Jackie Chan Needs a Partner for Action Comedy SKIPTRACE

James Marsh, Asian Editor
Following the baffling success of CZ12 (aka Chinese Zodiac) at the Chinese box office, Hong Kong action star Jackie Chan has clearly found the confidence to take on Hollywood once again. His new project, Skiptrace, is being touted as a buddy action comedy in the vein of his previous hits Rush Hour and Shanghai Noon, and will see him again team up with a mis-matched Western star - a role that has yet to be cast.

Exclusive Media has come on board to produce and co-finance the film, which will be an official Chinese co-production with CZ12 production house Talent International. Chan is credited as star and producer, with Academy Award-nominated Sam Fell (ParanormanFlushed Away) named as director, in what will be his first live action film.

The official press release describes the film thus:

Based on Chan's original idea, SKIPTRACE is written by Jay Longino and co-written by THE SITTER scribes Brian Gatewood and Alessandro Tanaka.  The action comedy follows a Hong Kong detective (Chan) who is tasked with tracking down a mouthy American gambler on the run from his creditors. The men form an unlikely partnership and attempt to take down Hong Kong's most notorious criminal, while embarking on a wild journey through some of China's most scenic and exotic locales.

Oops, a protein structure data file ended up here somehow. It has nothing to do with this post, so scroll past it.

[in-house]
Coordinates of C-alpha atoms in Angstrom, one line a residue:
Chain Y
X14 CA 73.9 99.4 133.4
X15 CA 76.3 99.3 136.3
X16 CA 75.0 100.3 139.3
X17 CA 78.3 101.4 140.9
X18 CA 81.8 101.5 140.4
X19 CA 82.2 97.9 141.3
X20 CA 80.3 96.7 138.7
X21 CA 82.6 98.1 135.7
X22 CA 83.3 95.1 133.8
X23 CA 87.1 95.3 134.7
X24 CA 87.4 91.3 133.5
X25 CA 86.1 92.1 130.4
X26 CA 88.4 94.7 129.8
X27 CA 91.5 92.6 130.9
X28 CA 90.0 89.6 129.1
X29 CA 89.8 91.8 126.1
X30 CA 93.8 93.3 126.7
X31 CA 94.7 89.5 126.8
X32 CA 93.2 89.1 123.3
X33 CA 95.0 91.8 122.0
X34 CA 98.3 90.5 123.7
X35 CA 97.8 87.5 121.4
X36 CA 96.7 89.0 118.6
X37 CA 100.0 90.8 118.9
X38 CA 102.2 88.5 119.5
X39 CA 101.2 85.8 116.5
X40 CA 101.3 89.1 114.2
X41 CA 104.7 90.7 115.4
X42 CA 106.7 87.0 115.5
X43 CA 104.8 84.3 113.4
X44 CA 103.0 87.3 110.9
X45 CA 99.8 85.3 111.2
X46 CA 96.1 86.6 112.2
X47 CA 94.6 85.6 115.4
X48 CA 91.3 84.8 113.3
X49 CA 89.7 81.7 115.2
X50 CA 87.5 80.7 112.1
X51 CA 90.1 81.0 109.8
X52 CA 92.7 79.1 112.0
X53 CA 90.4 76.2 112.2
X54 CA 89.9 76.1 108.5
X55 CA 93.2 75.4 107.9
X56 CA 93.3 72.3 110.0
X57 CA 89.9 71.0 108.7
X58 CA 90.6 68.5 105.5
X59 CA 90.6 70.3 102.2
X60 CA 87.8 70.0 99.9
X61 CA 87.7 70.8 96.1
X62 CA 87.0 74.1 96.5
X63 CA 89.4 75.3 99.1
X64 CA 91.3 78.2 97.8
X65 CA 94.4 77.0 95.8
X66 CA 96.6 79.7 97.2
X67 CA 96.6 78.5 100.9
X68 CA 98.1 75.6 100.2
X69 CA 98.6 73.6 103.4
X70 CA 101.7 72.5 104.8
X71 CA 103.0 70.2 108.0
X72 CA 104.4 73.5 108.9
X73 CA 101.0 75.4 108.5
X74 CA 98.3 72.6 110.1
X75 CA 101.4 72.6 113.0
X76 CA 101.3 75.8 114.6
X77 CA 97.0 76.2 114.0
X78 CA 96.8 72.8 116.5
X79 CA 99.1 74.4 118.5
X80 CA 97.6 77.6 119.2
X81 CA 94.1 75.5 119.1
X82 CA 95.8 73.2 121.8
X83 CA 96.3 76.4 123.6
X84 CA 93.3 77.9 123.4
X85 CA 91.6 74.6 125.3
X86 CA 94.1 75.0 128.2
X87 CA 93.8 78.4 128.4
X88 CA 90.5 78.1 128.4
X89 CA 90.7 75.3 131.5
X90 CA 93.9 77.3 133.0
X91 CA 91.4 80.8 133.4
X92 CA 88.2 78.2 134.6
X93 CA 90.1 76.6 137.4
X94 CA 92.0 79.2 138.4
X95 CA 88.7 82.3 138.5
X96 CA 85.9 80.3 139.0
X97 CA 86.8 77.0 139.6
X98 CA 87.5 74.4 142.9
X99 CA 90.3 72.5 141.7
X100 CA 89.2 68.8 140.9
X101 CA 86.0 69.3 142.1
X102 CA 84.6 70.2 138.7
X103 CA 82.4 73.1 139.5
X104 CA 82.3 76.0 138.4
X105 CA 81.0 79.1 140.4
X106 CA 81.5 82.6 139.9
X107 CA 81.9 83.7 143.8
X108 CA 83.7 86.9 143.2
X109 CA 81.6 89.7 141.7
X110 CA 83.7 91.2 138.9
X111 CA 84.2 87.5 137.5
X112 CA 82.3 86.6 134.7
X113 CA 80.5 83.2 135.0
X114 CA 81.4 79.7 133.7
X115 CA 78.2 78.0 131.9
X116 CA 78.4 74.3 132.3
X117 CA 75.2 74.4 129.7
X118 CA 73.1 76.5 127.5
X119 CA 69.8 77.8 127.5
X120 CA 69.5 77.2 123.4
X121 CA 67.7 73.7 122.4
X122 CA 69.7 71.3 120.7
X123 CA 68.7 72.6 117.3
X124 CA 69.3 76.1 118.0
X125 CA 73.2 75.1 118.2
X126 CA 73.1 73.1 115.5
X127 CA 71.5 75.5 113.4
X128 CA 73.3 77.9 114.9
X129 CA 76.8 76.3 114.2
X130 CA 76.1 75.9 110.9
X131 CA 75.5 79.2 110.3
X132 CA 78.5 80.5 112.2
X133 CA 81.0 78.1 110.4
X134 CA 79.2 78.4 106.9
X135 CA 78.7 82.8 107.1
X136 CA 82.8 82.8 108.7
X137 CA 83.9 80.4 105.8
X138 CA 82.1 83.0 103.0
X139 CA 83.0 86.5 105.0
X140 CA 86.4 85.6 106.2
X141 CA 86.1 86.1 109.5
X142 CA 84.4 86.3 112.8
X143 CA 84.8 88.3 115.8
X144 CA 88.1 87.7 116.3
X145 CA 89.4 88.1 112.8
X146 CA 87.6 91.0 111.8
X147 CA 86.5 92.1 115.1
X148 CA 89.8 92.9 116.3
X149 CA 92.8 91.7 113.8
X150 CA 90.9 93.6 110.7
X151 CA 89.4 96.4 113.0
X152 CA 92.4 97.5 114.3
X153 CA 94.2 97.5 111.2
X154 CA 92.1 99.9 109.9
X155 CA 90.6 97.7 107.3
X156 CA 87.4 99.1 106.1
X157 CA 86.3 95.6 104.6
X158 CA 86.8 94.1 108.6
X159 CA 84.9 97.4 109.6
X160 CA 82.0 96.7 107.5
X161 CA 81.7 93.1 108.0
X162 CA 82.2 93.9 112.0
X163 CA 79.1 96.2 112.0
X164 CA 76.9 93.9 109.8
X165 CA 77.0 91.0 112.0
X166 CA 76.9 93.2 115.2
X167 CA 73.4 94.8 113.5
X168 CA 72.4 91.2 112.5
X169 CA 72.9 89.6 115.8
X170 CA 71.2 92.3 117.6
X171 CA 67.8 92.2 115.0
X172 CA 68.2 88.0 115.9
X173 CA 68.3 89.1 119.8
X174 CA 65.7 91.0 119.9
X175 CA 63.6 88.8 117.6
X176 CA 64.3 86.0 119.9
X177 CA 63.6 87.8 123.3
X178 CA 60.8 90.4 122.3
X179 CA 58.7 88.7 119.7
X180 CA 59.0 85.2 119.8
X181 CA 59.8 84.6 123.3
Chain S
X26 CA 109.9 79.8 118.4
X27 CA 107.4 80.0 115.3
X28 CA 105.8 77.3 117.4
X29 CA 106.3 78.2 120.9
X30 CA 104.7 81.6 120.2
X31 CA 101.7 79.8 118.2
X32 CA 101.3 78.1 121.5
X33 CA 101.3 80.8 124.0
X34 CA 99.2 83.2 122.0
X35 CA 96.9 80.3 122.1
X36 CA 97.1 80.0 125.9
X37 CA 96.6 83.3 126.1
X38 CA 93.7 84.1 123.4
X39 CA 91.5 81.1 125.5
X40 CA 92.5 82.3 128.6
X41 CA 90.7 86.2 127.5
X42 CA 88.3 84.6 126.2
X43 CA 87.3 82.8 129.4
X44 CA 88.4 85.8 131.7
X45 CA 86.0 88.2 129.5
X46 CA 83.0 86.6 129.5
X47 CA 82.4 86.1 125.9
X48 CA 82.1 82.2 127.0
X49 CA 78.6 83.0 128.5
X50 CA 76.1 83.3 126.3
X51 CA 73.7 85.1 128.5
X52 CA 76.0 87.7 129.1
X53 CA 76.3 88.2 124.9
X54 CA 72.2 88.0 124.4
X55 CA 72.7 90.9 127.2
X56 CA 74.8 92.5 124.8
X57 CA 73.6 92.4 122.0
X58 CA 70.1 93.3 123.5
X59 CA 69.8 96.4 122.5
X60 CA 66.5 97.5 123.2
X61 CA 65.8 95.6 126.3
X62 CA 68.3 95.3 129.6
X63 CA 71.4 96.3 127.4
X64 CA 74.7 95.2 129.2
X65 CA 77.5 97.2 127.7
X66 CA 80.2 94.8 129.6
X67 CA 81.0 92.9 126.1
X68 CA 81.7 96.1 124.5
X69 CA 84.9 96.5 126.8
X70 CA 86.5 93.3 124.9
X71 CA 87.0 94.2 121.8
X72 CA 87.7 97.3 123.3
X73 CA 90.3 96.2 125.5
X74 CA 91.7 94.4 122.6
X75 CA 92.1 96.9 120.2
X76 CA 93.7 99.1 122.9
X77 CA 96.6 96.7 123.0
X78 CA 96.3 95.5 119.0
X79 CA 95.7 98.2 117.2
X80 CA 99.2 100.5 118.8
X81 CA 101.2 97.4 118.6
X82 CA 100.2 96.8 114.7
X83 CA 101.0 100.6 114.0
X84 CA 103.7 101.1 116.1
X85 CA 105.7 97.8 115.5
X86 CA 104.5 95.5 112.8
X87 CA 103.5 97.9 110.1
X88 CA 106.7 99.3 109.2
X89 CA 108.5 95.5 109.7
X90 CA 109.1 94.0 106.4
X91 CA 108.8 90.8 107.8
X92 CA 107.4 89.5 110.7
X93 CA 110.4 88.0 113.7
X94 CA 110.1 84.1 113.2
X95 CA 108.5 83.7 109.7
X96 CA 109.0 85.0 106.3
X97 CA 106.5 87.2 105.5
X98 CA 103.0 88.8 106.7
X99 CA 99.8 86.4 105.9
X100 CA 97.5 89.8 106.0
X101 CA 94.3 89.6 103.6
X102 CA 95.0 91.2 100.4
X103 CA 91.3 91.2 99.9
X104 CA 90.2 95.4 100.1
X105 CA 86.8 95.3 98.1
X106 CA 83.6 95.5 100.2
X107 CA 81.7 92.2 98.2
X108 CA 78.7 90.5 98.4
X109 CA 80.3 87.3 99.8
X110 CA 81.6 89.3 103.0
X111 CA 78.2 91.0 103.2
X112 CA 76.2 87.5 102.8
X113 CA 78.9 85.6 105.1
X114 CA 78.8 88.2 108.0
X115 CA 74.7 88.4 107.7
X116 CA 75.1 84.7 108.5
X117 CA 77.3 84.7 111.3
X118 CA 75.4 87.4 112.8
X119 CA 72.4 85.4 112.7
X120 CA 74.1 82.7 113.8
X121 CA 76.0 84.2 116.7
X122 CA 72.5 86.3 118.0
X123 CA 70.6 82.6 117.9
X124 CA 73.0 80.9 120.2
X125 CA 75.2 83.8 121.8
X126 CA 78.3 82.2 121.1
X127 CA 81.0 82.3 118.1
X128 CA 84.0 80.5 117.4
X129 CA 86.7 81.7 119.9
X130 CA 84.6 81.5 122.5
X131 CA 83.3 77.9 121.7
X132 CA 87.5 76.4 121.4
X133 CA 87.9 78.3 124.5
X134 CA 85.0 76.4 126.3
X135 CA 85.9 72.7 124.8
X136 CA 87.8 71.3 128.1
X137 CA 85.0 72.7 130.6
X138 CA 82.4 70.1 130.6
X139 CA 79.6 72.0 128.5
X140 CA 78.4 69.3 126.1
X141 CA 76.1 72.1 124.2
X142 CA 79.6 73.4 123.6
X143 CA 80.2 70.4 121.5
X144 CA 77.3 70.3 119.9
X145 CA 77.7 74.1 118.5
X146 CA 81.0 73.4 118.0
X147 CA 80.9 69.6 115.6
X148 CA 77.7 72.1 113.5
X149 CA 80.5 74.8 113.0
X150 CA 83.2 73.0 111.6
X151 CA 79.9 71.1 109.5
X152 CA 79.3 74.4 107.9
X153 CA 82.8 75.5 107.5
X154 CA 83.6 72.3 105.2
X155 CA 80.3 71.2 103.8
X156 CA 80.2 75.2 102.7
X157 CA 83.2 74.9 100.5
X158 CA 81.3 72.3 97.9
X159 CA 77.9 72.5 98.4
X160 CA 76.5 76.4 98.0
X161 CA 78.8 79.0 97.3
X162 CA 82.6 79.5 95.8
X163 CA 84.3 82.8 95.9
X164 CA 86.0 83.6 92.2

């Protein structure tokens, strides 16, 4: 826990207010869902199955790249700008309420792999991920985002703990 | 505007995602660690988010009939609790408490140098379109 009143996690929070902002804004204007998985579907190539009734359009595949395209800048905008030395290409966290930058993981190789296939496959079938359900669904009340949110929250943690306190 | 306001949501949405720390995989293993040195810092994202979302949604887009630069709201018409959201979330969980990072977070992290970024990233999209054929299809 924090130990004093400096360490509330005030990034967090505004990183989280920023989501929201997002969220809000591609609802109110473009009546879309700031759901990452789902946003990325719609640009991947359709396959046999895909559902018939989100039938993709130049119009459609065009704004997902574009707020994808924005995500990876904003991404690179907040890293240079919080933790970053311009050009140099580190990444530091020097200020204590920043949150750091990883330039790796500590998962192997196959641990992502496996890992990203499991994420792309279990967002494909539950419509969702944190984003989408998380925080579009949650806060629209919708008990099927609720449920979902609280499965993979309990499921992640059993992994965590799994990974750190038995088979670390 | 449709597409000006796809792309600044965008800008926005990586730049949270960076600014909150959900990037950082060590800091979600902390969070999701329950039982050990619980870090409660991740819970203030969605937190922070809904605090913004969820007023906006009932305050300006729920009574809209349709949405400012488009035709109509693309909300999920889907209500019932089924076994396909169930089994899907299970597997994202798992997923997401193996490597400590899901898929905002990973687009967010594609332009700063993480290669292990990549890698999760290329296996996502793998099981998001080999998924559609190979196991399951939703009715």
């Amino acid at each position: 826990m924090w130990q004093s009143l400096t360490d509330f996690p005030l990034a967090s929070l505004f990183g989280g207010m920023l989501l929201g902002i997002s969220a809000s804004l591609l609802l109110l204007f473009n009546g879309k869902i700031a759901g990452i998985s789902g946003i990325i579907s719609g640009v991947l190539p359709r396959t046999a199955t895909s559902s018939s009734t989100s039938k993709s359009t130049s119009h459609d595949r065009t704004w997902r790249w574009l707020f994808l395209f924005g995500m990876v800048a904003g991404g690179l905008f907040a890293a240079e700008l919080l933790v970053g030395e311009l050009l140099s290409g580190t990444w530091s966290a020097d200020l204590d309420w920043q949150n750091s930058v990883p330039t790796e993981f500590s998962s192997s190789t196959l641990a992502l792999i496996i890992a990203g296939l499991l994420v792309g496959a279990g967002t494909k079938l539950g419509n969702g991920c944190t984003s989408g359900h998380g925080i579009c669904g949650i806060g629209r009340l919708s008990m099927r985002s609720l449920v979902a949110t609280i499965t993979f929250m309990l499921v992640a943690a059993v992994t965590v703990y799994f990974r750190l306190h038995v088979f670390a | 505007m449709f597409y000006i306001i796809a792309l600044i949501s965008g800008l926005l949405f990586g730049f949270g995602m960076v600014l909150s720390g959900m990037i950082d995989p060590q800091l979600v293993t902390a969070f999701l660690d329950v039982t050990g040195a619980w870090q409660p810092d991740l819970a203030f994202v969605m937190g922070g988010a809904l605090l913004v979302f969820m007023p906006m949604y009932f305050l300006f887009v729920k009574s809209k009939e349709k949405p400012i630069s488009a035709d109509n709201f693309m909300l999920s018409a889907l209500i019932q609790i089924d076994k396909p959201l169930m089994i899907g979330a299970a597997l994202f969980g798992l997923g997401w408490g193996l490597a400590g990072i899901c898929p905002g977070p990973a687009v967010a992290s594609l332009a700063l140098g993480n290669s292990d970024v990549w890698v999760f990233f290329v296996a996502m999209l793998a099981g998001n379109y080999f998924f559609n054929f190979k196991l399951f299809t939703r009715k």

Top Chinese actress Fan Bingbing will also star, in an as-yet unspecified role, in a move that should help build appeal for the film back home while also aiding the actress' bid to break into Hollywood. She has already been cast as Blink in Bryan Singer's X-Men: Days of Future Past and features briefly in the China version of Iron Man 3.

With these parties involved it certainly sounds like Jackie Chan will have plenty of freedom to take on more roles once production gets rolling (he broke the Guinness World Record for most credits in a movie on CZ12). We can expect Chan to act as Action Choreographer in addition to his producer credit, and with Fell handling his first non-animated film, the smart money would be on Chan handling a fair amount of the directorial duties himself once production gets underway.

So, is there still an audience in the West that wants to see Chan re-visit this kind of material? And the bigger question, who should be cast opposite him as the "mouthy American gambler"? 
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